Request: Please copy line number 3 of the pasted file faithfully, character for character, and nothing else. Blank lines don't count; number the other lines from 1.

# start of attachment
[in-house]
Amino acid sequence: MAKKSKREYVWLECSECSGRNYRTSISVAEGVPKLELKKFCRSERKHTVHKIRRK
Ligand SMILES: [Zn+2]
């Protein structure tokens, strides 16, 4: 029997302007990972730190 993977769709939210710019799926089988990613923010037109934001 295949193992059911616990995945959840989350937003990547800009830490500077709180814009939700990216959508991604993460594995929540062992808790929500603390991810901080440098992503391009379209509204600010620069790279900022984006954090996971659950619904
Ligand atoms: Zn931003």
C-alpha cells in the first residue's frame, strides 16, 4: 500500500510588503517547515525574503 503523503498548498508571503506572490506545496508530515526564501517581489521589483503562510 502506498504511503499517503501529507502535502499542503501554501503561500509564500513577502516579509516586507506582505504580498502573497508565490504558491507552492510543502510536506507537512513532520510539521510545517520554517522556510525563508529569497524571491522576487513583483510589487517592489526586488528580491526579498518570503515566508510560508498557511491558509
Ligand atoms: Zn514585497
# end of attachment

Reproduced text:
Ligand SMILES: [Zn+2]